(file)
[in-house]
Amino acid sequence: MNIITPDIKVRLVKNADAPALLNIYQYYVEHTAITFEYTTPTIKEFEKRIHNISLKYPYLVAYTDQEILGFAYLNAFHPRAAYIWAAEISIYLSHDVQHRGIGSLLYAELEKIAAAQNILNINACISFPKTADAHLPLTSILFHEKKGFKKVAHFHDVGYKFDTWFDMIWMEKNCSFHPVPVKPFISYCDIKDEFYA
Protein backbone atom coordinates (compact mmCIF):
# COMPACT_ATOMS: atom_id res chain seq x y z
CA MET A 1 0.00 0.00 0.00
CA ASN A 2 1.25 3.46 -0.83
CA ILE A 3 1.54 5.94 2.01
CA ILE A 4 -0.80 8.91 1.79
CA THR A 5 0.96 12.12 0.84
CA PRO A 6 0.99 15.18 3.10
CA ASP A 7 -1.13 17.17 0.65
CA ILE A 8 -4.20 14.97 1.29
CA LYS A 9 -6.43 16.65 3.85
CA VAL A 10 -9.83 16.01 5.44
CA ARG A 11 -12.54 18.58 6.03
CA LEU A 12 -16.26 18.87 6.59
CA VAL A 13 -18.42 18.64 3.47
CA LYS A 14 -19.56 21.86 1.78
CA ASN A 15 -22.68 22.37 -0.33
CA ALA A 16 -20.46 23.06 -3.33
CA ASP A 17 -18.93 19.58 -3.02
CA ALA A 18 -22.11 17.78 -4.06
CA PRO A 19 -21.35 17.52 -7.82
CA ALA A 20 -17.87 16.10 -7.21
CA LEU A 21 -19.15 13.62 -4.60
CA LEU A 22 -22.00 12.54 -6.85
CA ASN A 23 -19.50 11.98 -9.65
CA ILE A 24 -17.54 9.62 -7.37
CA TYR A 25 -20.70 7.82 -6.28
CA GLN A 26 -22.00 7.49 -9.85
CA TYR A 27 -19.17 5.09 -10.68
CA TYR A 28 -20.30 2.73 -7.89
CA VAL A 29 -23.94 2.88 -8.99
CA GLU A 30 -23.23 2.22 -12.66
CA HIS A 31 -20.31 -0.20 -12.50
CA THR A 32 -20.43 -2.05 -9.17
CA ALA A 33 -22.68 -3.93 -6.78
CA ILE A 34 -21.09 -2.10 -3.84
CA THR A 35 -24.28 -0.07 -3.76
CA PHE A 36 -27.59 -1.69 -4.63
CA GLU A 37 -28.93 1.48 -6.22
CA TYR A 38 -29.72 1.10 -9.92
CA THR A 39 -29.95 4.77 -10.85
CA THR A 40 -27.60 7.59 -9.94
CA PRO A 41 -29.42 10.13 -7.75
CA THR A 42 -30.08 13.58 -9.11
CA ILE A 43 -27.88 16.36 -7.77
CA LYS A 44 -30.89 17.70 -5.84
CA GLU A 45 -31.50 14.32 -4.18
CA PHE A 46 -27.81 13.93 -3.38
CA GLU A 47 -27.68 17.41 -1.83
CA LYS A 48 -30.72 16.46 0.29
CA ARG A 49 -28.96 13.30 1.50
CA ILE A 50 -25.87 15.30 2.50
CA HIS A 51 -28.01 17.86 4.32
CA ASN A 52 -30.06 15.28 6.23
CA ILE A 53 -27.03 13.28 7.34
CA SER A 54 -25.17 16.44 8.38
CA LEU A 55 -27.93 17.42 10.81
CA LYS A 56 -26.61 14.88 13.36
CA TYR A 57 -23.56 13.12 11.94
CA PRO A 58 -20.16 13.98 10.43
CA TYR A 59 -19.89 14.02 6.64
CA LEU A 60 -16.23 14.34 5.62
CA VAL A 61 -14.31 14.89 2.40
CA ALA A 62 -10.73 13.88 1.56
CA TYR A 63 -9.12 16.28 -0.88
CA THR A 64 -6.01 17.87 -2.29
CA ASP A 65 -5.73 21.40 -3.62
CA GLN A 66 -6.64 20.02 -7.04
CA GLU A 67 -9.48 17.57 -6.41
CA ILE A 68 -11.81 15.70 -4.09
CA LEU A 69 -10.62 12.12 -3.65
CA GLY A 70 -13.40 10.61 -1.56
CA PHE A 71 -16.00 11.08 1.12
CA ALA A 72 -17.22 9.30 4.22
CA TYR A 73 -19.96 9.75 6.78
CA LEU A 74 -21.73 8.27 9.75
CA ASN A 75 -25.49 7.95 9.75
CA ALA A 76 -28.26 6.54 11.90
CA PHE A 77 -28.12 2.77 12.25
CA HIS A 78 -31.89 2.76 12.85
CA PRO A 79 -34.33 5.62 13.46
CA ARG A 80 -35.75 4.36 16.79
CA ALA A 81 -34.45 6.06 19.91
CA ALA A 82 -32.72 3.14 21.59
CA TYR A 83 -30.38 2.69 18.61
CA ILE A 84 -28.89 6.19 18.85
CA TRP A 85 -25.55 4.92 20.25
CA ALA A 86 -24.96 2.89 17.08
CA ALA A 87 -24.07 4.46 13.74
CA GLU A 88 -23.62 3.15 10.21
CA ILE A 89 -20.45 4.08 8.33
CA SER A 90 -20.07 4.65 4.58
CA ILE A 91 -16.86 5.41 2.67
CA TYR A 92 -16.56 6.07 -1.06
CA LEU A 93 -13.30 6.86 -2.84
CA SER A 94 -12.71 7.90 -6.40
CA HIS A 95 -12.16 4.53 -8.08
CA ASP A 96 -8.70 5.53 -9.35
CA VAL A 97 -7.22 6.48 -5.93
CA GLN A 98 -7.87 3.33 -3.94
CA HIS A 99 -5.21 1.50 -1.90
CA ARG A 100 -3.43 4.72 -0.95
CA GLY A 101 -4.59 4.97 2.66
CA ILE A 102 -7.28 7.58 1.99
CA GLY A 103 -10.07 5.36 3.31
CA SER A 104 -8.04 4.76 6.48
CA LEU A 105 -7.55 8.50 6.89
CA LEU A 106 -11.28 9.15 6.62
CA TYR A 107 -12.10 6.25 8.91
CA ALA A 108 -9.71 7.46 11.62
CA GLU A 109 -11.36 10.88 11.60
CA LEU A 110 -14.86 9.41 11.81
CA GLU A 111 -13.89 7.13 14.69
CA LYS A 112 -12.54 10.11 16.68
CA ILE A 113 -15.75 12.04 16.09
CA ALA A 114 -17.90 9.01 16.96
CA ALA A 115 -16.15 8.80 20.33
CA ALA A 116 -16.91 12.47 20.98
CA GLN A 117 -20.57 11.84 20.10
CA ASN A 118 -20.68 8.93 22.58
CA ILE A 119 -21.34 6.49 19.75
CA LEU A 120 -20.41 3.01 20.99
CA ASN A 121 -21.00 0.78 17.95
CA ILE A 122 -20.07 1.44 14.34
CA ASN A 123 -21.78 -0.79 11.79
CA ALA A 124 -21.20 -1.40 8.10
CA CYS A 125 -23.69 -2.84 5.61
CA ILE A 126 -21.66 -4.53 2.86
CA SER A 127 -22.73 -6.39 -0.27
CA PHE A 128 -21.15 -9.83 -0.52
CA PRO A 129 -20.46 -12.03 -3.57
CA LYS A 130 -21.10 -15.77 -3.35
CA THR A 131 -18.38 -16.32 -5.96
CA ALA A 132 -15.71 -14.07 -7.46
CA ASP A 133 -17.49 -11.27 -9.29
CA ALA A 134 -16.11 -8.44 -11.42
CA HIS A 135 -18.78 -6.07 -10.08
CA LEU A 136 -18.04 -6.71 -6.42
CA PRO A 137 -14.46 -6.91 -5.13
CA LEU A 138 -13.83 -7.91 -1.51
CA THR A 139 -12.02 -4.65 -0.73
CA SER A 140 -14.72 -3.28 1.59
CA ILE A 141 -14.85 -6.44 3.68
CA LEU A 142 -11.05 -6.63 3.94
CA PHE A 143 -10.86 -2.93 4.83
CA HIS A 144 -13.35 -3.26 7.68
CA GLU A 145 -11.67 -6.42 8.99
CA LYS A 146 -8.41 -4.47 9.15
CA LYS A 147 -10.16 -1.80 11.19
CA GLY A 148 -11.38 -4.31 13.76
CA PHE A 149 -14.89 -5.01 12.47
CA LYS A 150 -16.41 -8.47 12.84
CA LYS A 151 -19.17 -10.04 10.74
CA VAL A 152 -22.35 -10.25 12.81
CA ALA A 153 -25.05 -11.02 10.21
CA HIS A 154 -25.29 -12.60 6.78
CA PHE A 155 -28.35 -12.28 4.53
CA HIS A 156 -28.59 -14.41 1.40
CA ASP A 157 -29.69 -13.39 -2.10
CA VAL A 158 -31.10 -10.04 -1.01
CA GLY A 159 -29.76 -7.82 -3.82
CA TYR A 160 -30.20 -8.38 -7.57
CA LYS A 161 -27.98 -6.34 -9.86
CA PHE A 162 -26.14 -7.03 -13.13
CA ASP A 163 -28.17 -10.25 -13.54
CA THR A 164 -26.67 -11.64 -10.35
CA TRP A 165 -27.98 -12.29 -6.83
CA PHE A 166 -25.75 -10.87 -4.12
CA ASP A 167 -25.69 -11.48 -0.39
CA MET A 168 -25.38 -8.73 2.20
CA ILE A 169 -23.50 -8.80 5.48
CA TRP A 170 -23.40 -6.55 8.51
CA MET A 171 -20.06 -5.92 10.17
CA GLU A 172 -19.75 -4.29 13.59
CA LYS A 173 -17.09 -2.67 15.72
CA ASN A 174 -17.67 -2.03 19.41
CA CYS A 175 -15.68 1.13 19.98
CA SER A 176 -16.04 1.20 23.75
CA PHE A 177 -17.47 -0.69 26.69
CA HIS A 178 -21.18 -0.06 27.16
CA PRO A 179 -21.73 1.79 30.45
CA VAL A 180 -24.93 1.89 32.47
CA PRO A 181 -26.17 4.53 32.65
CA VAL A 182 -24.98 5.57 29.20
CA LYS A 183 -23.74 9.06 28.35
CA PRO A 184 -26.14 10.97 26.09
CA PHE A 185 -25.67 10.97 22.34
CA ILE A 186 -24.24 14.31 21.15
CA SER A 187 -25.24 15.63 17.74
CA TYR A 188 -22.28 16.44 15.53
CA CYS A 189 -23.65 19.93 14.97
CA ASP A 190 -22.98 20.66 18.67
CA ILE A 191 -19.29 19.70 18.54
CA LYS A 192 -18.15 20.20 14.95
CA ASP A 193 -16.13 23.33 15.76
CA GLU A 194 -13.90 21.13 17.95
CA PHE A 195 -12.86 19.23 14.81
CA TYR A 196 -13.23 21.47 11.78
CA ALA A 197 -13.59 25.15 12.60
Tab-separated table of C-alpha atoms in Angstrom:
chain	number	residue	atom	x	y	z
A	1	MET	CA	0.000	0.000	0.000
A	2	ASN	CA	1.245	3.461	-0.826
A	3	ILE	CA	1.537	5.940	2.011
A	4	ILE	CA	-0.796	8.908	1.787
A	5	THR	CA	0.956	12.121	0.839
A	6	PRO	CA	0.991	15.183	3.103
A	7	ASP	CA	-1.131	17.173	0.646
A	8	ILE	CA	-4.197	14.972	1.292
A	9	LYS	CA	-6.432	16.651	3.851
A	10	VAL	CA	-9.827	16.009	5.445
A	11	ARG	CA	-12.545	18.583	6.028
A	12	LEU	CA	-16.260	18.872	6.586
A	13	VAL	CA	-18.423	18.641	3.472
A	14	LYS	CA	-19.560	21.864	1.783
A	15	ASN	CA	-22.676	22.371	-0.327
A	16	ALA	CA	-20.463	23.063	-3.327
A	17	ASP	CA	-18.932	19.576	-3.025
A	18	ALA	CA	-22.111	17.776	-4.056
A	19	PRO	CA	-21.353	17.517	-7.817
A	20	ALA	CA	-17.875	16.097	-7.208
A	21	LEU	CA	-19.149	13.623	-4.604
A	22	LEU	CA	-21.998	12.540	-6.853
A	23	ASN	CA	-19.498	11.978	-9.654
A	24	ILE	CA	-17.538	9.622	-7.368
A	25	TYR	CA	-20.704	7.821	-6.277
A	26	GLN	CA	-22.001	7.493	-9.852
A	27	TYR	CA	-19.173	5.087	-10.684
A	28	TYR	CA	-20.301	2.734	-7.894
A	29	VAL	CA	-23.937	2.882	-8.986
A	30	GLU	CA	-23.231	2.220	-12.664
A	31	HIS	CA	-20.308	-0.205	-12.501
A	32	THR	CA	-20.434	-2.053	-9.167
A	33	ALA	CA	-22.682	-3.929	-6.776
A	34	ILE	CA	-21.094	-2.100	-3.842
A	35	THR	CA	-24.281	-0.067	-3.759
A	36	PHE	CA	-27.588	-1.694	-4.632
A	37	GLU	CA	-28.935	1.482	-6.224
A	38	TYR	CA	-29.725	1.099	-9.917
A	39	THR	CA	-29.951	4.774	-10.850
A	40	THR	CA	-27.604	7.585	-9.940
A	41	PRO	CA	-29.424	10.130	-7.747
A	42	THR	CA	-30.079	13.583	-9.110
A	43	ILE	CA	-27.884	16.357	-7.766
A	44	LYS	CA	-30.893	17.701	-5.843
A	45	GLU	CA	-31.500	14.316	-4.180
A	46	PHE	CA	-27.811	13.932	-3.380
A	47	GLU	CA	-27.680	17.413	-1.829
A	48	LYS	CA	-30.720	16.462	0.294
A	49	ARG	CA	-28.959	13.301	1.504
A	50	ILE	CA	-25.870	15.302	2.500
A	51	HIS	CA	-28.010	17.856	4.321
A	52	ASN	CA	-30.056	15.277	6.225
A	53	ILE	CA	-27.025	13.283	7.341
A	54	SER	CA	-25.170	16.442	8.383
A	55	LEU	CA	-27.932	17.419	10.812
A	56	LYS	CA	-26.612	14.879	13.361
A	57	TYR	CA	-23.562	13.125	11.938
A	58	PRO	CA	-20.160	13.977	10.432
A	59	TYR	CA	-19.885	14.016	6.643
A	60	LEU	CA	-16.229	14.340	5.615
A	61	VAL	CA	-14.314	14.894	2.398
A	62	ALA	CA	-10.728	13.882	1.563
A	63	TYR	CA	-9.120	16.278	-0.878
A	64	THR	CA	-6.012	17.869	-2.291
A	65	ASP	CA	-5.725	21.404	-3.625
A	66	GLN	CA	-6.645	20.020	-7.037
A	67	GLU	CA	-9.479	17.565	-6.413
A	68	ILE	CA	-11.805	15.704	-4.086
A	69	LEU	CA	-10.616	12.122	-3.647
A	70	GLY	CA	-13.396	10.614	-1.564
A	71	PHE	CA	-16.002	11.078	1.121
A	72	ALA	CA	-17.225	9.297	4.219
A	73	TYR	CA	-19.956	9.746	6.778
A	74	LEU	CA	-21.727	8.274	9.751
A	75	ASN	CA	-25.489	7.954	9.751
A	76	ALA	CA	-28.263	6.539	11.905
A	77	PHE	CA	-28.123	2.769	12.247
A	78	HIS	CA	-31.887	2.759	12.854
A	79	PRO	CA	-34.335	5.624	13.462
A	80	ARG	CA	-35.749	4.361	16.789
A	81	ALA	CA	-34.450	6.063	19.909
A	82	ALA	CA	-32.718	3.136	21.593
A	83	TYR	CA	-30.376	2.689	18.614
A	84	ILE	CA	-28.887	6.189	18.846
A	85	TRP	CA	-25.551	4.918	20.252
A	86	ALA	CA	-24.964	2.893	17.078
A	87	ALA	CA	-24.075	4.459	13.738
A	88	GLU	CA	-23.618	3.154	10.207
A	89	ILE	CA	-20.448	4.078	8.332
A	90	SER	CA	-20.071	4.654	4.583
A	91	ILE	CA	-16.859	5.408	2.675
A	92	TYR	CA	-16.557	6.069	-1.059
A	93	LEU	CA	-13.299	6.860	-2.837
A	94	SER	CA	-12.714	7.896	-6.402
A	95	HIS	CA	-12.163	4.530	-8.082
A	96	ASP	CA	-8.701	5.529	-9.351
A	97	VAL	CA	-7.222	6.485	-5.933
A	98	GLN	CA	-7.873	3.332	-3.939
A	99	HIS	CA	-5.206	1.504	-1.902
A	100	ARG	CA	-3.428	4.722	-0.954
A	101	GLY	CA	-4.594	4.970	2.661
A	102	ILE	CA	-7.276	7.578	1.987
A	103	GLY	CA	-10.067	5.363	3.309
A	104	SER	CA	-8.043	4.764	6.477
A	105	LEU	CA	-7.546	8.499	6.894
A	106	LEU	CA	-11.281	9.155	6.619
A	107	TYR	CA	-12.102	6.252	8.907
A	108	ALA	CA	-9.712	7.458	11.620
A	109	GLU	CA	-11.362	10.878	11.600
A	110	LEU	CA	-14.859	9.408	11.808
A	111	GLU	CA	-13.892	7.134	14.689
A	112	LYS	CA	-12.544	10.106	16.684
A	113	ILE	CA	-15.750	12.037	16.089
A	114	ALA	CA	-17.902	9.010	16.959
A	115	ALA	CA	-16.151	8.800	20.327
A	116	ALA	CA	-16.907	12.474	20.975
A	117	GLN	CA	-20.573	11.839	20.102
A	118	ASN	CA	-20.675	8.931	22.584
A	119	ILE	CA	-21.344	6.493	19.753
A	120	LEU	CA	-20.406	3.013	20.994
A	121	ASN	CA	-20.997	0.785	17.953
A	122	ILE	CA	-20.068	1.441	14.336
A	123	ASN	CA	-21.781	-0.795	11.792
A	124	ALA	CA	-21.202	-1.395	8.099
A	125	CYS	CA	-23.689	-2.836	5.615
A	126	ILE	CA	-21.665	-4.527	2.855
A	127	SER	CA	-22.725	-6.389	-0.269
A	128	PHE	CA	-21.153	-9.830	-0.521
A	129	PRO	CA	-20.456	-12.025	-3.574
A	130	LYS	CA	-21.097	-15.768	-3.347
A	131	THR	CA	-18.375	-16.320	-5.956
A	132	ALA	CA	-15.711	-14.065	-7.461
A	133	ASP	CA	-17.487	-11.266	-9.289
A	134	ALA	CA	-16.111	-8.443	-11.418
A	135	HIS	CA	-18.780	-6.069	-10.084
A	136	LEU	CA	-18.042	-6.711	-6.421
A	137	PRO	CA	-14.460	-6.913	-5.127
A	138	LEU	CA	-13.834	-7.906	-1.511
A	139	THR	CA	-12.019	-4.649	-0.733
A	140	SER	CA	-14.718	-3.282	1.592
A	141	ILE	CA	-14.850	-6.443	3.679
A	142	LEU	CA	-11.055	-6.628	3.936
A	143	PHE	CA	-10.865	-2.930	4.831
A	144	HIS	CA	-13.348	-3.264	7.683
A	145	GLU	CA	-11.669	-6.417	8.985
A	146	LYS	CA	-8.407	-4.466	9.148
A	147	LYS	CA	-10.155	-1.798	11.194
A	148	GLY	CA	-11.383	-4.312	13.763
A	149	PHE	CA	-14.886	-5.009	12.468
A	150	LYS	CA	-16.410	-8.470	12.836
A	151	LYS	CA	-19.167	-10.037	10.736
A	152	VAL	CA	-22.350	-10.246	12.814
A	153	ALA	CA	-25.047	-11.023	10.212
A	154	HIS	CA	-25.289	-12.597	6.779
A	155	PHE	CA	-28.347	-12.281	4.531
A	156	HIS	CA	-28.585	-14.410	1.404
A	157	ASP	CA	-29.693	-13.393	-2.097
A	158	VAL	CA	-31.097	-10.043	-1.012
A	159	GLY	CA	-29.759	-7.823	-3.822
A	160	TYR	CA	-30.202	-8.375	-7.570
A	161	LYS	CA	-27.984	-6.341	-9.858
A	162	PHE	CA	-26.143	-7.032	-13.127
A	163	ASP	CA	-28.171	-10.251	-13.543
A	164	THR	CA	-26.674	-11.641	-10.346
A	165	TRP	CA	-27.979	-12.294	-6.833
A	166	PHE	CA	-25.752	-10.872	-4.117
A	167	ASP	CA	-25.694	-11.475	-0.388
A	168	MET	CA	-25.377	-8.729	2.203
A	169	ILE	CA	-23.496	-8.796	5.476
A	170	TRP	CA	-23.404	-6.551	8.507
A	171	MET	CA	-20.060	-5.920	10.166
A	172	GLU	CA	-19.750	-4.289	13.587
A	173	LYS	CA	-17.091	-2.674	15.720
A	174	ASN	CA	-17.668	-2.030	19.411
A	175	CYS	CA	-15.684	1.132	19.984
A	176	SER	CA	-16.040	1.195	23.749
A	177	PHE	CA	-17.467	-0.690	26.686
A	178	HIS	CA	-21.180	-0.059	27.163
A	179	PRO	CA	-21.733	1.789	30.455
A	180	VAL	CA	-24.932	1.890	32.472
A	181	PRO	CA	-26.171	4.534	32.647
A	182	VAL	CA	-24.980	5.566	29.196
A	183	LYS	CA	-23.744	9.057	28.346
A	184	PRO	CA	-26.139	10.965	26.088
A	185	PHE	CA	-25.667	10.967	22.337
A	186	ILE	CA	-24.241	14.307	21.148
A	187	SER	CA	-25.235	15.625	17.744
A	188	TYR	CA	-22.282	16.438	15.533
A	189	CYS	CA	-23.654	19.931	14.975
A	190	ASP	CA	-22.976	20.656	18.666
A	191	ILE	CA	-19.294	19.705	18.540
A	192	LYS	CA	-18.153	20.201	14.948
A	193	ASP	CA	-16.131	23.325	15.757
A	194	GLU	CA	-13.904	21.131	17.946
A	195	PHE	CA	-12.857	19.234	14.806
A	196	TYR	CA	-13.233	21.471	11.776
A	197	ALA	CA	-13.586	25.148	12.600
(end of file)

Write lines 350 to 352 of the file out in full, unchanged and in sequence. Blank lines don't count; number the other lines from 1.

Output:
A	147	LYS	CA	-10.155	-1.798	11.194
A	148	GLY	CA	-11.383	-4.312	13.763
A	149	PHE	CA	-14.886	-5.009	12.468